eNOSI4 and EPHX1 polymorphisms affect maternal susceptibility to preeclampsia: analysis of five polymorphisms predisposing to cardiovascular disease in 279 Caucasian and 241 African women
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- Groten, T., Schleussner, E., Lehmann, T. et al. Arch Gynecol Obstet (2014) 289: 581. doi:10.1007/s00404-013-2991-9
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The aim of this study was to evaluate possible associations of genetic polymorphisms predisposing to cardiovascular disease with the development and/or the severity of preeclampsia.
A two hospital-based prospective case–control study was performed in Germany and Ghana. 470 blood samples of 250 Caucasian and 220 black African have been genotyped by pyrosequencing and fragment length analysis. We evaluated the distribution of the epoxide hydrolase 1 (EPHX1) polymorphism on exon 3, the endothelial nitric oxide synthase (eNOS) polymorphisms on exon 7 and on intron 4, the angiotensinogen polymorphism on exon 2 and the estrogen receptor 1 polymorphism in intron 1.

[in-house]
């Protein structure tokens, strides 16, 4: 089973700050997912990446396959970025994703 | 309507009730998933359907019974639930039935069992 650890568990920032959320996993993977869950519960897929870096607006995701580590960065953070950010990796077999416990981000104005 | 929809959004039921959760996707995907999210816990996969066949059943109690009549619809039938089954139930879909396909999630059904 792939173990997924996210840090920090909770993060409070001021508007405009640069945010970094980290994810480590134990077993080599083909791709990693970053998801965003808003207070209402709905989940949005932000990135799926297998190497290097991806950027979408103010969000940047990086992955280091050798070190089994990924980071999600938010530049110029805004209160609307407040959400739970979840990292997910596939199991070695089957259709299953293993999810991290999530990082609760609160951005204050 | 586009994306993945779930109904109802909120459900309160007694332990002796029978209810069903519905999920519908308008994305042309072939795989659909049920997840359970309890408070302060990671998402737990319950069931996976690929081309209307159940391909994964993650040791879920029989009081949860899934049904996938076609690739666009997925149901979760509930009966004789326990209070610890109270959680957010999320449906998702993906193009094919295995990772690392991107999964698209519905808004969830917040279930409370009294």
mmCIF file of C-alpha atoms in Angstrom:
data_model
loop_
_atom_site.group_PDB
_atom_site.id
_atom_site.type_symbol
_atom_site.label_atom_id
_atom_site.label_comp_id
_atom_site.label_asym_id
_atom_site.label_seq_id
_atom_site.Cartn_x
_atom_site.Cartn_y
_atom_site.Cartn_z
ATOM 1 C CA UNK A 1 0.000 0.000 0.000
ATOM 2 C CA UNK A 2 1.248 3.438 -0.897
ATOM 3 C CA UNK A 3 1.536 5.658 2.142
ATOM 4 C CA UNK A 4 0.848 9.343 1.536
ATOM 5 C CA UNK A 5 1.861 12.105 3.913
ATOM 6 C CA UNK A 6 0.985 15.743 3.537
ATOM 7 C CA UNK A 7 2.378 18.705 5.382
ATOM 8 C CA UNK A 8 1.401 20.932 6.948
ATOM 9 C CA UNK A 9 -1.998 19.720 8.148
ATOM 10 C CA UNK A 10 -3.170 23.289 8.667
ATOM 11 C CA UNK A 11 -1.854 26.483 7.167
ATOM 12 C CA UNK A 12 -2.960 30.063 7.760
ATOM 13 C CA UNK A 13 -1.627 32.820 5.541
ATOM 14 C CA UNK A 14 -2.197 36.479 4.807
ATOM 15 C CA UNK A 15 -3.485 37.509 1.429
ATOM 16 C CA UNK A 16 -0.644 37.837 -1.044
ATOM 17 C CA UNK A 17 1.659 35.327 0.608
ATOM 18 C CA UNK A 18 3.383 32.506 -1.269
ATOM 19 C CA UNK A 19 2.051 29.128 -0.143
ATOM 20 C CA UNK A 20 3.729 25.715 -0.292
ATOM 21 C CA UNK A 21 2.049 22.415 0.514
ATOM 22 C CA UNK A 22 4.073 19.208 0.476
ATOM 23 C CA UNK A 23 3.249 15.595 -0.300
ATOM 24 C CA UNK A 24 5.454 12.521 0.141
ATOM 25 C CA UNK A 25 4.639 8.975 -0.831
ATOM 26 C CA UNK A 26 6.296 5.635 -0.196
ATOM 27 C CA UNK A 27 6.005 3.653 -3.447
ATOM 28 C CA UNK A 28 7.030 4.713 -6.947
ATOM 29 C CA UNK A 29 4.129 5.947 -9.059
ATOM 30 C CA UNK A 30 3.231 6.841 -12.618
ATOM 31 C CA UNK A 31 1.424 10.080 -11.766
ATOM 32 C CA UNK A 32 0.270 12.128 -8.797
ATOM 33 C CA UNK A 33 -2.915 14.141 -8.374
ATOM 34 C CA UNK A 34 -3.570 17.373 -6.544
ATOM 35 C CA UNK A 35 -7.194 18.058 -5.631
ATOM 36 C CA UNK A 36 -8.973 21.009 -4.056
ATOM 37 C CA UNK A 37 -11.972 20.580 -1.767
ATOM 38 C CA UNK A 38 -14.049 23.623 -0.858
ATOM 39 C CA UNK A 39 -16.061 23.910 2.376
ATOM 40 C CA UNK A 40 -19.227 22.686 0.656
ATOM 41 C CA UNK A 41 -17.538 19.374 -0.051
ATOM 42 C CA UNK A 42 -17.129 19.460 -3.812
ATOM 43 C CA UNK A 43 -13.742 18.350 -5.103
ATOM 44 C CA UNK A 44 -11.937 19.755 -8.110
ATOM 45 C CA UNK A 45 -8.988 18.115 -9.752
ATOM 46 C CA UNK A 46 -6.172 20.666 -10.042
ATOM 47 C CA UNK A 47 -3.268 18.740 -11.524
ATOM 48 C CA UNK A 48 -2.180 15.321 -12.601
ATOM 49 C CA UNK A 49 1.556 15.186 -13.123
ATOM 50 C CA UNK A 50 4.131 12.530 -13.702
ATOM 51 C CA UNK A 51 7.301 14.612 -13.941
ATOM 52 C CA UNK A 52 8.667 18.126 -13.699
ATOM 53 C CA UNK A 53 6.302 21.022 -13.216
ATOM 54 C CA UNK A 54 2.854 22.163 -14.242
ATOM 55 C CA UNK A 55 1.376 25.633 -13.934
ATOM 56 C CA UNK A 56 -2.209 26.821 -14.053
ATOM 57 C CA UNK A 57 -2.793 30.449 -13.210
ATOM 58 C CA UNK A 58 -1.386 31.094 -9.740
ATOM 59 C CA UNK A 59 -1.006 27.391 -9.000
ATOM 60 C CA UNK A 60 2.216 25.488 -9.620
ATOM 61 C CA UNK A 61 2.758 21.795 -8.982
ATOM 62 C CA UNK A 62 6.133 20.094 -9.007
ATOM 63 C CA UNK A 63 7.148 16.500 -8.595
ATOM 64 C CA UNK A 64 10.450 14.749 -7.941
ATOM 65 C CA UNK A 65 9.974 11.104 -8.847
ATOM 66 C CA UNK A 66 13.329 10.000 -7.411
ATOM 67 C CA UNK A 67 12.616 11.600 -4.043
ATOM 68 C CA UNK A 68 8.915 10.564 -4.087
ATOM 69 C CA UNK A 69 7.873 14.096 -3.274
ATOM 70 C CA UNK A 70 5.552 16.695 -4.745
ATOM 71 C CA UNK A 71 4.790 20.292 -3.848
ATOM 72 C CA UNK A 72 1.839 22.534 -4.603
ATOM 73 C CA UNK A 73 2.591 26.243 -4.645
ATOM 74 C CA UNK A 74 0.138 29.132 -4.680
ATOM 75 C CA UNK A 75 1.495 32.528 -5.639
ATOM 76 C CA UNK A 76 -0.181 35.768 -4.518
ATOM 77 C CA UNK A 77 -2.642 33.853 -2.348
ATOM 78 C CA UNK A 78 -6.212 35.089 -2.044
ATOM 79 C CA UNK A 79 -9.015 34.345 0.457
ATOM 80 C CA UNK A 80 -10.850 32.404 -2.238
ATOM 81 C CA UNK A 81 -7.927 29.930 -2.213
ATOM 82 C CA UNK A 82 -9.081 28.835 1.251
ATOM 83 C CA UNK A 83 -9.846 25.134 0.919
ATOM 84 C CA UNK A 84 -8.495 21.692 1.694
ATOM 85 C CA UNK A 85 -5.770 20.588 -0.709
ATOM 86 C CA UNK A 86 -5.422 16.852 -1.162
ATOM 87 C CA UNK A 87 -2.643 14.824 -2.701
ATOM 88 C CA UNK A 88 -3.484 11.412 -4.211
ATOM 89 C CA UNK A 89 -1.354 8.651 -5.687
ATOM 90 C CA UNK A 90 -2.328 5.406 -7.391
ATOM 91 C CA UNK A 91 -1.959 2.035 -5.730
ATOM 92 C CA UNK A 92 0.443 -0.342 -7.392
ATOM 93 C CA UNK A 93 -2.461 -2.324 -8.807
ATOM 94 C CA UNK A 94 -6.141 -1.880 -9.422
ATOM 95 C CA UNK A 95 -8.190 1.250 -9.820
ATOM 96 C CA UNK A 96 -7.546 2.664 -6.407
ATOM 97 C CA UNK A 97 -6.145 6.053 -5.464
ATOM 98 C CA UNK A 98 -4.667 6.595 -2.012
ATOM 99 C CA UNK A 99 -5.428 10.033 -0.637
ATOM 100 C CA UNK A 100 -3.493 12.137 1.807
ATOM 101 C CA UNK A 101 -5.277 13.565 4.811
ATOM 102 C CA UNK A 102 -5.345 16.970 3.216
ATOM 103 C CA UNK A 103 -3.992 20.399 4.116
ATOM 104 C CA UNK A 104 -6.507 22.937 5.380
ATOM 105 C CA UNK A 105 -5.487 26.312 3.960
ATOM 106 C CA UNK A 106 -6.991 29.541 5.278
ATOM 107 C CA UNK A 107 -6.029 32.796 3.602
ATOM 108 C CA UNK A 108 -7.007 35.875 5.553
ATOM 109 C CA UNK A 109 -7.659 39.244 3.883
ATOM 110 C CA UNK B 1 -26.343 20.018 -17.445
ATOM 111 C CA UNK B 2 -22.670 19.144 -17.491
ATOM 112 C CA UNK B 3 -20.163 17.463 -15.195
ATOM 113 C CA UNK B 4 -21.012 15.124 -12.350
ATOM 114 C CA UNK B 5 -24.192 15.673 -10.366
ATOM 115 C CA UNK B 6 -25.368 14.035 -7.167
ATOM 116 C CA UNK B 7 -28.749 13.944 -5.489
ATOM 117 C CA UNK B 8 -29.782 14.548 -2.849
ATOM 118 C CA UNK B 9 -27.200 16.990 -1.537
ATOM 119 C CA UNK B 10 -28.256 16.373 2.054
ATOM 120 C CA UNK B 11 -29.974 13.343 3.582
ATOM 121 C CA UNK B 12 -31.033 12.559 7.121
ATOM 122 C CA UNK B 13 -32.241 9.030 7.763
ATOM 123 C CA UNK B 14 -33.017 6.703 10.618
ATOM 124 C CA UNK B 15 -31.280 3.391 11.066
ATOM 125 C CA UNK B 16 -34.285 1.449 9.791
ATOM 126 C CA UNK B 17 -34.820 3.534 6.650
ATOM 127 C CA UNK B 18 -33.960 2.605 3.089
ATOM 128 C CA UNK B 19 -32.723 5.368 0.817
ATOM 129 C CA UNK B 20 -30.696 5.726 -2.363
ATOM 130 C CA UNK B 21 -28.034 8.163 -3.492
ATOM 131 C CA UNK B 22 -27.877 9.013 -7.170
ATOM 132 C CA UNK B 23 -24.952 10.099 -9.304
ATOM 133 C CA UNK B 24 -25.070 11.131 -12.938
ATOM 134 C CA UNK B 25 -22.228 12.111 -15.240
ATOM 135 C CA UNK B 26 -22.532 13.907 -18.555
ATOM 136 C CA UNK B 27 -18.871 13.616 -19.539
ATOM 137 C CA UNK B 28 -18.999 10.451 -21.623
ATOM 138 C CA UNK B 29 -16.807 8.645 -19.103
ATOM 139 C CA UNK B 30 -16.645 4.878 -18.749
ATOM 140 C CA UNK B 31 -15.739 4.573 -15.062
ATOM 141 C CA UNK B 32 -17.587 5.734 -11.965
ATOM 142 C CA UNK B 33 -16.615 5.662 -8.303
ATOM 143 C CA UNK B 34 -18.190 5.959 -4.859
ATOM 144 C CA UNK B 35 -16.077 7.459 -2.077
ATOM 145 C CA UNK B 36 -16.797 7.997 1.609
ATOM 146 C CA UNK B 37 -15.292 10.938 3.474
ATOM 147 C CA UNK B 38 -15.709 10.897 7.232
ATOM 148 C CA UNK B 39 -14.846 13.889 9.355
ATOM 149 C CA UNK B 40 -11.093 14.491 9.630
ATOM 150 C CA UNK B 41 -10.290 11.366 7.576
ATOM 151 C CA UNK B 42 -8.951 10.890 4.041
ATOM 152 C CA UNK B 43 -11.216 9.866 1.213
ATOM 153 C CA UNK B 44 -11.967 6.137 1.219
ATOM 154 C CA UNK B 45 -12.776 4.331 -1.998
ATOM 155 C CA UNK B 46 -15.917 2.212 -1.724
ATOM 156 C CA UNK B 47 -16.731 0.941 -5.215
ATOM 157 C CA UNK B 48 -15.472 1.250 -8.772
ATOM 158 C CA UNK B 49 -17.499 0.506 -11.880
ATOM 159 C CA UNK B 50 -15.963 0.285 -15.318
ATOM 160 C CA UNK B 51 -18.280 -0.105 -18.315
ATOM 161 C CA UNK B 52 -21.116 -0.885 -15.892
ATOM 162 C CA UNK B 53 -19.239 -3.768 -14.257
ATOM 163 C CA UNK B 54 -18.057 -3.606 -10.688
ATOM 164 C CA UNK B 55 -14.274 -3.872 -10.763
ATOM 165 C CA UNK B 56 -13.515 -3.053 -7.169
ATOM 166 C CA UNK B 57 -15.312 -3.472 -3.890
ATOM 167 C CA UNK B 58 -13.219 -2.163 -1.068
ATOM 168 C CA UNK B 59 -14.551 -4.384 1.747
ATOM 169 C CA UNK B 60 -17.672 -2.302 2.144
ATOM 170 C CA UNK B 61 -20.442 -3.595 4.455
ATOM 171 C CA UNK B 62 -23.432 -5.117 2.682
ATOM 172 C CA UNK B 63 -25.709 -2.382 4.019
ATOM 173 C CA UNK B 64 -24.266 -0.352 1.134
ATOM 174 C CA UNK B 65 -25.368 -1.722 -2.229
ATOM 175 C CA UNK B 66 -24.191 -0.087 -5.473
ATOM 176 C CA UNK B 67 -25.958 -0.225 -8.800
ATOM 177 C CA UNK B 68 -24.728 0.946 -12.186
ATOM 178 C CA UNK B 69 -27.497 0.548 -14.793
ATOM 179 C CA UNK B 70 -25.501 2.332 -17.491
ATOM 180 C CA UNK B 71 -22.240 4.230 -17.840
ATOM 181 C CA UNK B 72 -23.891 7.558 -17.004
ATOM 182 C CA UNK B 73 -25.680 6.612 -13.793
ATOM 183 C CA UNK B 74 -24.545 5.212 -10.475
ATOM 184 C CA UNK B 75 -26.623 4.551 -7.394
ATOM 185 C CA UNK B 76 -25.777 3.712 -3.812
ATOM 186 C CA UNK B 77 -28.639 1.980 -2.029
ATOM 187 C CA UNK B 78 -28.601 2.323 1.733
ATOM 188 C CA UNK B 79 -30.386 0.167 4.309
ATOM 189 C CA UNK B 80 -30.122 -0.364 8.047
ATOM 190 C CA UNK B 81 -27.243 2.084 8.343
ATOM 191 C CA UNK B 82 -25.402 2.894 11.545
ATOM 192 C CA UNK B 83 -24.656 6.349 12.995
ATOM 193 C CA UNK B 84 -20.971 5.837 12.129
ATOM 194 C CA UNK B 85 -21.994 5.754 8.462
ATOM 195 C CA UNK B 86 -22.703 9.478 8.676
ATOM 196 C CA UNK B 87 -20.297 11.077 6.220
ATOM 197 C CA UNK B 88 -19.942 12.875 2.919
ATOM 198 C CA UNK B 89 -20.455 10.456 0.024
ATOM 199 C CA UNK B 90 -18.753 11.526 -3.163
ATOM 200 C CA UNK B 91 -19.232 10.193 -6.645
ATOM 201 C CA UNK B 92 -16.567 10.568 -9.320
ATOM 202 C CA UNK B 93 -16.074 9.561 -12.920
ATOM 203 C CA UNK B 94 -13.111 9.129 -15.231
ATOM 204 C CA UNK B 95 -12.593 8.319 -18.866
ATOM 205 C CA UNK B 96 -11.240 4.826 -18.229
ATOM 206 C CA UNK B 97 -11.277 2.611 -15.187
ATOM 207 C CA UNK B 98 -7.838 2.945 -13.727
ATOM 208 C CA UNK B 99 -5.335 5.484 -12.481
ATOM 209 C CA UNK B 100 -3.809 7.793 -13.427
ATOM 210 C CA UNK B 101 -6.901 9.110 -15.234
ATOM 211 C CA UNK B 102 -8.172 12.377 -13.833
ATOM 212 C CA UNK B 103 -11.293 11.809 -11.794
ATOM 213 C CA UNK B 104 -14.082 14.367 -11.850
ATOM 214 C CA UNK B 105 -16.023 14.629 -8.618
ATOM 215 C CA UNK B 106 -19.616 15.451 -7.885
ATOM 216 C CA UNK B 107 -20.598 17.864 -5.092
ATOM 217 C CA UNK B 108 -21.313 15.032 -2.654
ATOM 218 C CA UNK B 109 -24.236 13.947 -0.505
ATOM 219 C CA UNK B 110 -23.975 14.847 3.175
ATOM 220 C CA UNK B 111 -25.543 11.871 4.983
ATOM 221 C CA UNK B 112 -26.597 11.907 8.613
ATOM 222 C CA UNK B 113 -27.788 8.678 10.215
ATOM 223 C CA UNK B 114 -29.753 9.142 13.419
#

74 Caucasian and 84 African were classified as preeclampsia with 27 Caucasian developing a hemolysis, elevated liver enzymes and low platelets (HELLP) syndrome and 17 African women experiencing eclampsia. Multivariate logistic regression analysis adjusting for ethnicity, age and parity revealed for carriers of eNOSI4 VNTR4a a 1.7-fold increased (95 % CI 1.10–2.711, p = 0.016) risk to develop preeclampsia and a 3.6-fold increase for carriers of the EPHX1 113Tyr (95 % CI 1.366–8.750, p = 0.009) to develop severest preeclampsia.
Our finding of eNOSI4 polymorphism predisposing to preeclampsia independently of ethnicity, age and parity supports the concept of NO being involved in the endothelial disorder preeclampsia. Since EPHX1 is highly expressed in the liver, can interact with various signaling pathways and is involved in central nervous system disorders, the association of EPHX1 polymorphism with the HELLP syndrome and eclampsia may hint to EPHX being a further key player in the pathogenesis of preeclampsia.